18.9.1926, Ceský filmový zpravodaj (Czechoslovakia): “Križník Potemkin”
Mentions about censoring of BATTLESHIP POTEMKIN in Denmark, Netherlands and England. The film was qualified for public screening in Denmark but with the shortages. The film will be screened also in Netherlands but after the official visit of the British Navy. The film was completely interdicted in England.

22.9.26: Das Deutsche Tageblatt (Germany) announced the ban of BATTLESHIP POTEMKIN in Sweden.

16.11.1926, Berliner Börsen-Courier (Germany): „Potemkin banned in Holland“
As in Germany, the Potemkin-film meets opposition in Holland. It was banned by the mayor in the town of Venlo near the German border.

4.4.1927 „Potemkin: Riots in Munich“
At the “Lichtspiel-Haus” a young group began with a (poorly) prearranged riot. The young people (one was Swastika-festooned) shouted and waved sticks around. The audience panicked. 15 persons were arrested but the rowdies were not identified. Under supervision of the police the film the screening continues. There were very severe disturbances at the “Filmpalast”. Stink bombs were thrown into the cinema, trouble and racket were made, and violent quarrelling took place so that the police had to evacuate the cinema. The campaign by Professor Hermann Bauer has been fruitful, for it is evident that the riots were well-planned. However the film will probably continue to be shown in Munich.

6.4.1927, Film-Kurier (Germany): “POTEMKIN in the U.S.A.”
BATTLESHIP POTEMKIN is being shown in many American cities. Universal Pictures Corporation shows the film in Chicago, Detroit, Pittsburg and San Francisco. In Washington, a moving picture theater for artistic films will be opening with BATTLESHIP POTEMKIN on April 6th.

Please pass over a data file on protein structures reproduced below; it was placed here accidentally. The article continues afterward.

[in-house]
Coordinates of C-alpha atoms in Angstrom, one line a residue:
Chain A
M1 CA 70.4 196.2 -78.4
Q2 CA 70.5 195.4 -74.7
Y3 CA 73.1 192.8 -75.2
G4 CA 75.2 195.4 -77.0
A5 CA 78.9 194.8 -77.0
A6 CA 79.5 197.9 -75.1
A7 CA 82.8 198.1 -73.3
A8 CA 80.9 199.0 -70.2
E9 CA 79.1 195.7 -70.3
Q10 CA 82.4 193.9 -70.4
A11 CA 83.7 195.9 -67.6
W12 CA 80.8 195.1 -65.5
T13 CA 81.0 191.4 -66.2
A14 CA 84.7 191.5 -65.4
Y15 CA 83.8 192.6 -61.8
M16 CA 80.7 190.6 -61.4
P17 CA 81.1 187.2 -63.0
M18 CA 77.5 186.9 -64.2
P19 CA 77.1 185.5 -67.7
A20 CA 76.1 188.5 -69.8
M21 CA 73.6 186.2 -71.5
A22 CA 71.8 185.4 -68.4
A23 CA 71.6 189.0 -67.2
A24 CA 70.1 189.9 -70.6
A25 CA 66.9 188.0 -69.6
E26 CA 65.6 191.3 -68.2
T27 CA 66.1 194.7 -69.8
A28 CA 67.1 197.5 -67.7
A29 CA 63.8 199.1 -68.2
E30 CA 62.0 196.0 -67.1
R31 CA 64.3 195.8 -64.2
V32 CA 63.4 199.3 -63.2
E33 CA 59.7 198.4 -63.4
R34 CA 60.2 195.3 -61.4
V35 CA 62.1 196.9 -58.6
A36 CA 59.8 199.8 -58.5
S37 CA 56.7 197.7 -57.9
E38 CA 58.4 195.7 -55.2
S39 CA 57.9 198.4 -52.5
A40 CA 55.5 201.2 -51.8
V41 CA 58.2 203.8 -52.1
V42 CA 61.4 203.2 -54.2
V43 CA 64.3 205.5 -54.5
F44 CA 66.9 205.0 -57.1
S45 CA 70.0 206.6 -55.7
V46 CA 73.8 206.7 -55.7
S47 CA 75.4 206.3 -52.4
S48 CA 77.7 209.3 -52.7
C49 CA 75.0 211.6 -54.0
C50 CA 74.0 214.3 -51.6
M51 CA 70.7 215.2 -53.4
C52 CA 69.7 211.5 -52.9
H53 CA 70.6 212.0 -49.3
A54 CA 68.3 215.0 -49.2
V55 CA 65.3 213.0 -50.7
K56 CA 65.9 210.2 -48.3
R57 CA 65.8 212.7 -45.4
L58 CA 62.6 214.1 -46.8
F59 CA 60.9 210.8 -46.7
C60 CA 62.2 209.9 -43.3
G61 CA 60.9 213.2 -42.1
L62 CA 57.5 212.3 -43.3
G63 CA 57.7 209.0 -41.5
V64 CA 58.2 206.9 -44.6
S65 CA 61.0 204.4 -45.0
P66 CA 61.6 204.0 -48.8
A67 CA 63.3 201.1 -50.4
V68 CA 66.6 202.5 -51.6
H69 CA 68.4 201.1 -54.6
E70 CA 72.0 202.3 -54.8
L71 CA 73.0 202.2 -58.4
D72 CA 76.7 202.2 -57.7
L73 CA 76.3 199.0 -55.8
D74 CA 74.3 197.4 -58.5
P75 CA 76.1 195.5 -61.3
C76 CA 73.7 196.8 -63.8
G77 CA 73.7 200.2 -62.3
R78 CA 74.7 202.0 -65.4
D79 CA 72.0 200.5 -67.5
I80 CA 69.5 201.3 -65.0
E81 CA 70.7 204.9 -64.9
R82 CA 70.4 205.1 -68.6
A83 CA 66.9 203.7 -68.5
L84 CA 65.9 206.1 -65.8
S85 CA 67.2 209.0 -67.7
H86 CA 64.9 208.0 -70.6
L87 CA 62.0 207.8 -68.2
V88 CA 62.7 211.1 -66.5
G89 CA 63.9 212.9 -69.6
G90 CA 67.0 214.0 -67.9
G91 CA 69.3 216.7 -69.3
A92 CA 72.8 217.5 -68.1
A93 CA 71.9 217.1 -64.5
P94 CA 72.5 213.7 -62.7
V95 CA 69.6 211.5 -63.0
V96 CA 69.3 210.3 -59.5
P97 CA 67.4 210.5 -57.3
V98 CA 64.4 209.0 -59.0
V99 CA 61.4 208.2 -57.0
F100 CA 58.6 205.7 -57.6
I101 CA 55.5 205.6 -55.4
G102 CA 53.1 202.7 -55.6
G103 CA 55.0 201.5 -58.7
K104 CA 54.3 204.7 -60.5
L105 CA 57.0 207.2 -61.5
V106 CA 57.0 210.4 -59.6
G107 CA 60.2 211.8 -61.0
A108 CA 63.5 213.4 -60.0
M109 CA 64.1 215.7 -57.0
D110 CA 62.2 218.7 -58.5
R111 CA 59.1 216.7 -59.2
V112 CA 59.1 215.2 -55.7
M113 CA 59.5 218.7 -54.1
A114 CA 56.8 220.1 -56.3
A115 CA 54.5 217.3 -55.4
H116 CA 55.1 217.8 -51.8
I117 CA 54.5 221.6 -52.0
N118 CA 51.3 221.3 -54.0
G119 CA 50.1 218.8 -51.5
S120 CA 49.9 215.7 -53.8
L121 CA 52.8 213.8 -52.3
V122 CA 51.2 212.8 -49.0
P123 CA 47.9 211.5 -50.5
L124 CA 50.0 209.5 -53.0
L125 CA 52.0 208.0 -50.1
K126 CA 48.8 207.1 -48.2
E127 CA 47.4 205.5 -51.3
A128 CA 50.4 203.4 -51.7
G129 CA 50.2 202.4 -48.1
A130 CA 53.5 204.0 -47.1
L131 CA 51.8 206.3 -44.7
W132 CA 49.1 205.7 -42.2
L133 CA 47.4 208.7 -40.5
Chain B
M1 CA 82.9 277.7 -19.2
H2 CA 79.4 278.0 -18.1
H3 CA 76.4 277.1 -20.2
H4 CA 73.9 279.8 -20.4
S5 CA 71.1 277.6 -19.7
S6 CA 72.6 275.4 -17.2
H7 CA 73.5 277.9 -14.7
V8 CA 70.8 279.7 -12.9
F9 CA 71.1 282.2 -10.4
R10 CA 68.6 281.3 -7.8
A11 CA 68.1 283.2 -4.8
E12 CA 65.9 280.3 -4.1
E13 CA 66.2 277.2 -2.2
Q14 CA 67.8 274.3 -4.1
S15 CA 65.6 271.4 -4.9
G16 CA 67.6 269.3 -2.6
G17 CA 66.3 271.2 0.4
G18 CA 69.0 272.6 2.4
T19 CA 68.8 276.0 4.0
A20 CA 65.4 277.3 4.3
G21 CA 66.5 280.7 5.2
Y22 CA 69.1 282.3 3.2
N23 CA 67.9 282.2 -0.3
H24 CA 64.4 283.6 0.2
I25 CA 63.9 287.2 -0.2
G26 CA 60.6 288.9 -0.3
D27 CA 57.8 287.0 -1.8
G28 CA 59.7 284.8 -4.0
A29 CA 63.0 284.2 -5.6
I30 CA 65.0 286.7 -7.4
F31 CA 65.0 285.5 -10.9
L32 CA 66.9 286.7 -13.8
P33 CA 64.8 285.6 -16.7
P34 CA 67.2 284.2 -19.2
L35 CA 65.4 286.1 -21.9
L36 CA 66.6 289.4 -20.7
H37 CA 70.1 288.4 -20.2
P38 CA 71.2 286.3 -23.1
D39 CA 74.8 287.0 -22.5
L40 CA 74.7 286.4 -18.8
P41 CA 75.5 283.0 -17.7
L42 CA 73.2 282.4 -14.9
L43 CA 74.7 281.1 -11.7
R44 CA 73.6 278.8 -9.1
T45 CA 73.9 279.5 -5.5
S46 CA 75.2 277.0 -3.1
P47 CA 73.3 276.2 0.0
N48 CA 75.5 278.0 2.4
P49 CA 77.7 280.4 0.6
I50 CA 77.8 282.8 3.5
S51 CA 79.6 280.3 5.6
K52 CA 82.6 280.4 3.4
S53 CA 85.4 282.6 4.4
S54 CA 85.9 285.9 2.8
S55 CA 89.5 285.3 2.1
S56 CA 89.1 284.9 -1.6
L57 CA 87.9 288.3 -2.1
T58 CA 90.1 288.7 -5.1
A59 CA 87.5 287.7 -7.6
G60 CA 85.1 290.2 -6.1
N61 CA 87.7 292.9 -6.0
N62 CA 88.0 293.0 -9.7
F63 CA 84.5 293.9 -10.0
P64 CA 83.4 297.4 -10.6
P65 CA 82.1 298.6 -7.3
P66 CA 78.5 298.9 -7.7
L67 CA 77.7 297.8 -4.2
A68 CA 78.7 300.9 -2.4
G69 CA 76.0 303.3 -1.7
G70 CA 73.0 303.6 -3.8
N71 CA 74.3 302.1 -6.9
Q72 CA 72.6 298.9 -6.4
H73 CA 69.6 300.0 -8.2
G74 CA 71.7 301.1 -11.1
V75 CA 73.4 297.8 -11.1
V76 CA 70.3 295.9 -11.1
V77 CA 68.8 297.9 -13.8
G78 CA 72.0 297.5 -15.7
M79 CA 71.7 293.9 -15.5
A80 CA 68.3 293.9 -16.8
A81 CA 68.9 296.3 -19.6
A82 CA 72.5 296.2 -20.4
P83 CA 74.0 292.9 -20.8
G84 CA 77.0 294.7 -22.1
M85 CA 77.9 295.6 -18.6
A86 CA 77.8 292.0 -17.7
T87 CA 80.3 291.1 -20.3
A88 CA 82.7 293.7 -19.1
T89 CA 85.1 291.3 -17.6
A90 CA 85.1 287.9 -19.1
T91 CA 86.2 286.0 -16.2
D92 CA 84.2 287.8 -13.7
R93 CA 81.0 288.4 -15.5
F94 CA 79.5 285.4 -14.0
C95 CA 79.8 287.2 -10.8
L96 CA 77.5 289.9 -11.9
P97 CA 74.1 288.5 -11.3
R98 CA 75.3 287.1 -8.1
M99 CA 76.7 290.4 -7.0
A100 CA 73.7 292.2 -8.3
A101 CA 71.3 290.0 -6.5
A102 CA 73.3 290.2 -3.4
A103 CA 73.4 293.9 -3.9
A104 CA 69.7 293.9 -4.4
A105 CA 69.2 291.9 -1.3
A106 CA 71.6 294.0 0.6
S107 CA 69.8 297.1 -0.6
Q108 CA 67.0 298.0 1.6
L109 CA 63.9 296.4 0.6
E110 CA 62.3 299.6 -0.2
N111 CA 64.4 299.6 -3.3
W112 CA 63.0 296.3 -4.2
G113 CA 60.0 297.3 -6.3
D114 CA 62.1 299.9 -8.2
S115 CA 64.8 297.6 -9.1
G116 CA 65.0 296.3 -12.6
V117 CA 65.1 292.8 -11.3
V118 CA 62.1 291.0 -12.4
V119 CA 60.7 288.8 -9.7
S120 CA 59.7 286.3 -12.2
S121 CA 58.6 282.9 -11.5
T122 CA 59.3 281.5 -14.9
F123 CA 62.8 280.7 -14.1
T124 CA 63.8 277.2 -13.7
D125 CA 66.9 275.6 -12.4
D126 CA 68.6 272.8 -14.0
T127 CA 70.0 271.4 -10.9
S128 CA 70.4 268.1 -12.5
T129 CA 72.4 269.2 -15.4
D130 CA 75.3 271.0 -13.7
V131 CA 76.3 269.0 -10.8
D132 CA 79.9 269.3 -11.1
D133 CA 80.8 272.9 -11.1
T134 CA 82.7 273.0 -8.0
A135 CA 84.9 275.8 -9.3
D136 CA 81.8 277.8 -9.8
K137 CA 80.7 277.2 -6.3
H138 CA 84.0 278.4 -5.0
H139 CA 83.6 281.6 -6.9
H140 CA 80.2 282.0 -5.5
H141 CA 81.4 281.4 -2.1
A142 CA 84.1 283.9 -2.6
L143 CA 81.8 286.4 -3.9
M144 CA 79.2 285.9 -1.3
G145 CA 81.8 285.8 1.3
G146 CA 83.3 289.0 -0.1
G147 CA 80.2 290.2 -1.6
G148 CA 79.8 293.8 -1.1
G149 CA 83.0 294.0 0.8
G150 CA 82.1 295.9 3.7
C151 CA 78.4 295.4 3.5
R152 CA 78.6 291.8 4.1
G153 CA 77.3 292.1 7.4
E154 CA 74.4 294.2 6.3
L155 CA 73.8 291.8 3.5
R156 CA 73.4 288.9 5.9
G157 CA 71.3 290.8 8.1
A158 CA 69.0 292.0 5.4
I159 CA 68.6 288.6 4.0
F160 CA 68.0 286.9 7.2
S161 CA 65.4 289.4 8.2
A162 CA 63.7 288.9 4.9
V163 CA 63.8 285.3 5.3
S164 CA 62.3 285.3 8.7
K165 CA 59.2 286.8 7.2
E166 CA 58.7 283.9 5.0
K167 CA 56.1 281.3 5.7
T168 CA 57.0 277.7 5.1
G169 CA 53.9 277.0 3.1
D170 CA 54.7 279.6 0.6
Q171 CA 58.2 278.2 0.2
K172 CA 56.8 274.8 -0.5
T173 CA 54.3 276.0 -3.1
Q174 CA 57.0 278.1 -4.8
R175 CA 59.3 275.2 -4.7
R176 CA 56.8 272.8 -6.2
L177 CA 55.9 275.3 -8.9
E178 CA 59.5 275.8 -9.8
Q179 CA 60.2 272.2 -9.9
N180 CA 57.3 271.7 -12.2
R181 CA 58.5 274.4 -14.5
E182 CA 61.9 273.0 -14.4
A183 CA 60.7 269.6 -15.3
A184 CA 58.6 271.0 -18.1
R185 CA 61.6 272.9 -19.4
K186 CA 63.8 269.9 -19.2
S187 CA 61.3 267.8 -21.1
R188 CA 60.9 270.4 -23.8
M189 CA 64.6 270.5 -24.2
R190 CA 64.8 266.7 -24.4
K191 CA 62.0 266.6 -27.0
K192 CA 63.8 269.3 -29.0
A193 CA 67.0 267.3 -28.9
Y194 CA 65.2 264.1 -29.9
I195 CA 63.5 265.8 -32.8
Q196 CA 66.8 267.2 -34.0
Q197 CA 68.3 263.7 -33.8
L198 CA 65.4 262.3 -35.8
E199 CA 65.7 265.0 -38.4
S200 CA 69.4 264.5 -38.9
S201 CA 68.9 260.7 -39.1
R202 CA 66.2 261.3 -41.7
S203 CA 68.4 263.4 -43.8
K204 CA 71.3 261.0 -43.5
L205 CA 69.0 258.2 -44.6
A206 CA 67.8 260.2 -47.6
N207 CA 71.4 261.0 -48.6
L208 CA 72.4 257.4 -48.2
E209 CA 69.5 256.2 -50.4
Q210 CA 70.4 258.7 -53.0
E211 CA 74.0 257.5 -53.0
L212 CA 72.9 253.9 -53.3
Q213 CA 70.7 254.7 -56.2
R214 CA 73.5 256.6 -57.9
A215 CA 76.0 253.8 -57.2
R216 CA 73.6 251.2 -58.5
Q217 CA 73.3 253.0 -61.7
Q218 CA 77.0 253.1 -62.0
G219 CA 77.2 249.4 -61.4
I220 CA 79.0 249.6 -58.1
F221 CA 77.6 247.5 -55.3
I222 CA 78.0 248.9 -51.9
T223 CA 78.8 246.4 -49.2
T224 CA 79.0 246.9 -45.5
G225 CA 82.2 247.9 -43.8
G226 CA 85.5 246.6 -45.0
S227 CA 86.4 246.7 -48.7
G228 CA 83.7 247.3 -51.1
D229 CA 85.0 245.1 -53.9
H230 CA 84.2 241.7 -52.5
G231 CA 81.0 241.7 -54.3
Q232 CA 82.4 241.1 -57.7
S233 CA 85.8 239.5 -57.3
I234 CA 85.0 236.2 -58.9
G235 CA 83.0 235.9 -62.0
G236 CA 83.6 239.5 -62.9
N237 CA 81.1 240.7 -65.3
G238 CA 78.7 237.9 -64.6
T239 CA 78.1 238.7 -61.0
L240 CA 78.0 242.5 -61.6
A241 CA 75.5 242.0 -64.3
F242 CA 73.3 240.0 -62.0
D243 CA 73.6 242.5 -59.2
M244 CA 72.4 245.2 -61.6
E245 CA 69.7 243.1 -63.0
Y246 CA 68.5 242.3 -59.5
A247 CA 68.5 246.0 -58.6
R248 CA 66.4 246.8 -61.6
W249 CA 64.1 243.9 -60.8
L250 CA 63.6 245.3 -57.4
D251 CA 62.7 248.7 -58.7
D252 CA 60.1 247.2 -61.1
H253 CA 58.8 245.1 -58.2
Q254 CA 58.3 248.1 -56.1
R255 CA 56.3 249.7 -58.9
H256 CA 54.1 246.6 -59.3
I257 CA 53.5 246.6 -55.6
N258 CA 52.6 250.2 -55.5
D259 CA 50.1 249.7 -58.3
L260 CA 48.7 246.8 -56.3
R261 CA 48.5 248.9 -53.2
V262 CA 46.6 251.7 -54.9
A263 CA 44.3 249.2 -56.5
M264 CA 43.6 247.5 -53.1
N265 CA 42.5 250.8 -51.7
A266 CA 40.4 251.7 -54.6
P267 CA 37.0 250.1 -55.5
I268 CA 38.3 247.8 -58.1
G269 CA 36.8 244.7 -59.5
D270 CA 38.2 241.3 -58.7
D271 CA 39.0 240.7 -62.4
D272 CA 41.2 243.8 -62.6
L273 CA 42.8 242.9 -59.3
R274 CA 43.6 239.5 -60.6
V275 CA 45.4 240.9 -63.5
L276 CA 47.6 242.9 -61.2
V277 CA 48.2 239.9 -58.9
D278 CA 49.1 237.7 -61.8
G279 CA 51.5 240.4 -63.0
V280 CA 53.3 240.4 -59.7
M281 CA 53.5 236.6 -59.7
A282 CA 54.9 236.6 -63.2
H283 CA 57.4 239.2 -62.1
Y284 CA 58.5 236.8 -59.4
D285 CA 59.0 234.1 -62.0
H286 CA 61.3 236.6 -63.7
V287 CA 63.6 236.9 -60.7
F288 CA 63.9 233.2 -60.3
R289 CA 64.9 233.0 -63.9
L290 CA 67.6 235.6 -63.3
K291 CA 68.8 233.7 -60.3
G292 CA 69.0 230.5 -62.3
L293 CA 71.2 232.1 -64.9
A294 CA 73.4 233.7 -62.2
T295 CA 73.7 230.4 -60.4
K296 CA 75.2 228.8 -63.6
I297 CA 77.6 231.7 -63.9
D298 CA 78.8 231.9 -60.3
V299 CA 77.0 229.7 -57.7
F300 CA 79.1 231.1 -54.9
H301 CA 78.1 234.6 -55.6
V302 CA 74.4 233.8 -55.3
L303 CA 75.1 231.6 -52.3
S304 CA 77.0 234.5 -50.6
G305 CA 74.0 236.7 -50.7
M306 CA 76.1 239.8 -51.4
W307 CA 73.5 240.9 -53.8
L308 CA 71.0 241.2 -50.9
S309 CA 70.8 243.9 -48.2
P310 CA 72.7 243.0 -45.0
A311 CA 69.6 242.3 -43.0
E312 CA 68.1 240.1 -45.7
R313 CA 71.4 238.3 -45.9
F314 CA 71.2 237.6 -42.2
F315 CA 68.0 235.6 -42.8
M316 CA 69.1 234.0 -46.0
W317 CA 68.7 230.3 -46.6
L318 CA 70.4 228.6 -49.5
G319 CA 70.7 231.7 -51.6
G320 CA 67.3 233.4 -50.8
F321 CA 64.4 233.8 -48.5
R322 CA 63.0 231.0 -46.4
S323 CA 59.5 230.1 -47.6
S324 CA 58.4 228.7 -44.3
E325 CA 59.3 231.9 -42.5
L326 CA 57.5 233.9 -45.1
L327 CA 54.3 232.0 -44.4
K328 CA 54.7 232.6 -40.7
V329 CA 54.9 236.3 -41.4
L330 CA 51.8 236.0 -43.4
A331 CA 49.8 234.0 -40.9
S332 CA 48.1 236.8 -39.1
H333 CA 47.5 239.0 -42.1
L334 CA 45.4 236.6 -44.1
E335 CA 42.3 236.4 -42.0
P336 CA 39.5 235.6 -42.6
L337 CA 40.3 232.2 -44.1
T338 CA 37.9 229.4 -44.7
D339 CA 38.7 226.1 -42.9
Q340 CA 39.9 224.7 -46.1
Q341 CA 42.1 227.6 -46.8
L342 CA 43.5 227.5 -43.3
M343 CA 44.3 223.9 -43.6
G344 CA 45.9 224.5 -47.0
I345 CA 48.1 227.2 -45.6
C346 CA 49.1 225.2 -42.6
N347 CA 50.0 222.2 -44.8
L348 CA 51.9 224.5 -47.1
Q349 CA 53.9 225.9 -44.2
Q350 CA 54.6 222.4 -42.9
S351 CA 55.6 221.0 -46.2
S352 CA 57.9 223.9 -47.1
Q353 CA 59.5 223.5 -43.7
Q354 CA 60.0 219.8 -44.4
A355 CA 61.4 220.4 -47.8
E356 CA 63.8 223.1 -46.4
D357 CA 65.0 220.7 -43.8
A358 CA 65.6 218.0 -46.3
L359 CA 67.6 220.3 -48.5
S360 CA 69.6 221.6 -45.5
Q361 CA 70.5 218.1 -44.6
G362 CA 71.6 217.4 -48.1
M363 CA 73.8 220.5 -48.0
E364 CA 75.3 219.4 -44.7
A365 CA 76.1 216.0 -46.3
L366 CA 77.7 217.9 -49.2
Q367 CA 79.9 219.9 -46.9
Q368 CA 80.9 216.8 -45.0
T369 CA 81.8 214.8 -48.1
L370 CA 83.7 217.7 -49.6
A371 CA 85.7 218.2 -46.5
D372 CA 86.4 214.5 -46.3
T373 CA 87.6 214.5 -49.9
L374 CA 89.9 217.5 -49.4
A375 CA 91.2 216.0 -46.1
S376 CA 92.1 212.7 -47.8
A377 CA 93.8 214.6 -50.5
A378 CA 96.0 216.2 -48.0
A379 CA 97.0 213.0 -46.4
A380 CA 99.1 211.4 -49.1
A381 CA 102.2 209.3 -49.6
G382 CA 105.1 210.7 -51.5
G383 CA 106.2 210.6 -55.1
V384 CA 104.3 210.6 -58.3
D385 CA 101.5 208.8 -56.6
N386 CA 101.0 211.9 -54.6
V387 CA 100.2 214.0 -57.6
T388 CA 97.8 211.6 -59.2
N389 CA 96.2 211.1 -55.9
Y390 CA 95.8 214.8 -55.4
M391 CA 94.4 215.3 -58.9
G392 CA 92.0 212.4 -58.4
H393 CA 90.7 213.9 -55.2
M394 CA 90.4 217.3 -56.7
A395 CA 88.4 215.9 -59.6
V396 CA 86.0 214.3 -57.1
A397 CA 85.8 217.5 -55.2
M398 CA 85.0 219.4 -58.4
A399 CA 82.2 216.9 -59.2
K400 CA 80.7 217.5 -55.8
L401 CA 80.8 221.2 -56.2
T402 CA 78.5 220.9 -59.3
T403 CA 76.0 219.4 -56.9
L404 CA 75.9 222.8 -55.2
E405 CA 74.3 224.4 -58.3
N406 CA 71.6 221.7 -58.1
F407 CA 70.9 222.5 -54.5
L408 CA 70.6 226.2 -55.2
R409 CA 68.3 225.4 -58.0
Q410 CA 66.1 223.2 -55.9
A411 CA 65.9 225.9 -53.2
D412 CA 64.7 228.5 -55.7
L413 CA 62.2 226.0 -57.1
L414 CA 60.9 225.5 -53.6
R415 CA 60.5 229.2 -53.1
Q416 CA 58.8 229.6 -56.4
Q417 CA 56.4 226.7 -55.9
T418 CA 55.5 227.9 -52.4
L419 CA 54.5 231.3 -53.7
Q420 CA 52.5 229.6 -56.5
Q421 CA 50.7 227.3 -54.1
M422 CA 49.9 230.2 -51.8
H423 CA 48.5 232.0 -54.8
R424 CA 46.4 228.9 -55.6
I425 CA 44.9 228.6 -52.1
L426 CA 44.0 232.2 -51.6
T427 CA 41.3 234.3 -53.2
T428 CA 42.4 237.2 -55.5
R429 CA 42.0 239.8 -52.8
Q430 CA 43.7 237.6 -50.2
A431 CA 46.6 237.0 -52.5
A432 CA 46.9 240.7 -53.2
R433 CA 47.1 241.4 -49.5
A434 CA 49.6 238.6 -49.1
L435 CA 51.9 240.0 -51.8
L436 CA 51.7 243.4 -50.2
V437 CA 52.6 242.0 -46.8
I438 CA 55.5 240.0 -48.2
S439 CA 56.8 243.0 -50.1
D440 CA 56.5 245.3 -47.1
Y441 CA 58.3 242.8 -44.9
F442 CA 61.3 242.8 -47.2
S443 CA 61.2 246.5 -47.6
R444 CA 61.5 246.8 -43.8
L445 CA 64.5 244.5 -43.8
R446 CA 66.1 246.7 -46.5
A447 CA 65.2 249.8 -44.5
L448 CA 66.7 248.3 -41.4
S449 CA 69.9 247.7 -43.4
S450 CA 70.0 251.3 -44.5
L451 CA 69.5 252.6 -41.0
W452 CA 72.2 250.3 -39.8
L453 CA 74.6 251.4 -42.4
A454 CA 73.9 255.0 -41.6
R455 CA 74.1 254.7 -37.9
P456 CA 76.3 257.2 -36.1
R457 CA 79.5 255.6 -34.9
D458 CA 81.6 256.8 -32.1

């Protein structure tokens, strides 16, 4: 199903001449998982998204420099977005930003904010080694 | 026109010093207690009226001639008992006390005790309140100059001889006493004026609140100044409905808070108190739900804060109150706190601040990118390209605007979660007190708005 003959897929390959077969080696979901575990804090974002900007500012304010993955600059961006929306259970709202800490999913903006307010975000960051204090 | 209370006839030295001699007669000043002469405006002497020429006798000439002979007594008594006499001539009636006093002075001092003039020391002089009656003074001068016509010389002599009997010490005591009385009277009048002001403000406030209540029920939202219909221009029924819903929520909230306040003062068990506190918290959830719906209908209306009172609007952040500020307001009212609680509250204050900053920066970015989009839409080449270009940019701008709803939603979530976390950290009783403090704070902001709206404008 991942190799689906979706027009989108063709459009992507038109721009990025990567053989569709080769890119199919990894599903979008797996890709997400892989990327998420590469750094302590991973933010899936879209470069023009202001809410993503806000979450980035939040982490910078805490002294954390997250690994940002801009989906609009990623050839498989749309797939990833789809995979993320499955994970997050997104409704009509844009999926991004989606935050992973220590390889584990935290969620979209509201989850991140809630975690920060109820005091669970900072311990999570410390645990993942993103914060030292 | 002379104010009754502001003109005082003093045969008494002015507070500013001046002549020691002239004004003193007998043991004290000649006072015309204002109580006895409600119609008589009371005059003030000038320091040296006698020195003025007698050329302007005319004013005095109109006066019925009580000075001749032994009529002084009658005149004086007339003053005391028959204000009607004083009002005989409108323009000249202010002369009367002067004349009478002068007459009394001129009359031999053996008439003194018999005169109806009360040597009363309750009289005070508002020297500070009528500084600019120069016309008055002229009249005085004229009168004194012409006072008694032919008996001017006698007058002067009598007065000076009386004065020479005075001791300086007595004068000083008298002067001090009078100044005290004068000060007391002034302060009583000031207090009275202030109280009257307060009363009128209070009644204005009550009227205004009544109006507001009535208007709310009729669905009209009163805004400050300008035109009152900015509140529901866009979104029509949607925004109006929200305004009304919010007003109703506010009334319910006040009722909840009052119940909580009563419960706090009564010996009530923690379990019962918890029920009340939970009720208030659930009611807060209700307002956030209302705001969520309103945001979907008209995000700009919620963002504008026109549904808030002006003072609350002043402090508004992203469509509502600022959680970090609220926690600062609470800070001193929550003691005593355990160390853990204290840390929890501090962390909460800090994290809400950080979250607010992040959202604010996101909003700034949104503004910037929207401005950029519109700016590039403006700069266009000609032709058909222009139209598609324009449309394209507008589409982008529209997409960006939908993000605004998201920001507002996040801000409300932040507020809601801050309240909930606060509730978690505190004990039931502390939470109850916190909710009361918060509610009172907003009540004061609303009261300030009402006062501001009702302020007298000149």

31.5.1928, Film-Kurier (Germany): „BATTLESHIP POTEMKIN in Brussels”
The article says:
The Belgian distribution rights have been sold to the “Frank-Films“ distribution company. The negotiations had taken so long because Frank-Films wanted the version without cuts. Now, the uncuted version will be shown in Brussels.

It is unsure how the Belgian authorities will react. They can only prohibit a film when it provokes violent demonstrations. This seems to be the goal of some newspapers which review the film only in political terms. It is of interest that the first showing will be held as a welfare event for war invalids.

After POTEMKIN, Frank-Films is planning to distribute Pudowkin’s MOTHER (1925), THE END OF ST. PETERSBURG (1927), OCTOBER / TEN DAYS THAT SHOOK THE WORLD (1927) and BED AND SOFA (1927).

18.6.1928, “Film-Kurier” (Germany): The Soviet Film in Europe. The Argument over „Potemkin“ in Belgium [link-press: 5925]
Two theatre owners who are not members of the association of theatre owners had announced the “Potemkin”-film in Borgerhout and in the “Agora” in Hoboken. The “Syndicat de l’Exploitation Cinématographique“ undertook steps to lead the mayor to prohibit the showing, and the mayor of Borgerhout, based on a catholic city council majority, gave in. The showing was prohibited on police order. In Hoboken, where the majority is socialist, the film was shown with great success. There was no incident.
It is told that the theatre owner-association hopes to get awards from the government by boycotting the film. Cf. Daniel Biltereysts’ project „Forbidden images. A research into the meaning of film as a source for social controversy using archive material from the official and the Catholic film classification boards in Belgium (1920-2000)”. Fund for Scientific Research – Belgium / Ghent University.


 
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Source Edition urrogat Production Introduction Censorship Regulations Battleship Potemkin Horror Films Conclusion Bibliography Germany Introduction Czechoslovakia Austria Synopsis Local vs. central film assessment Potemkin abroad Russian films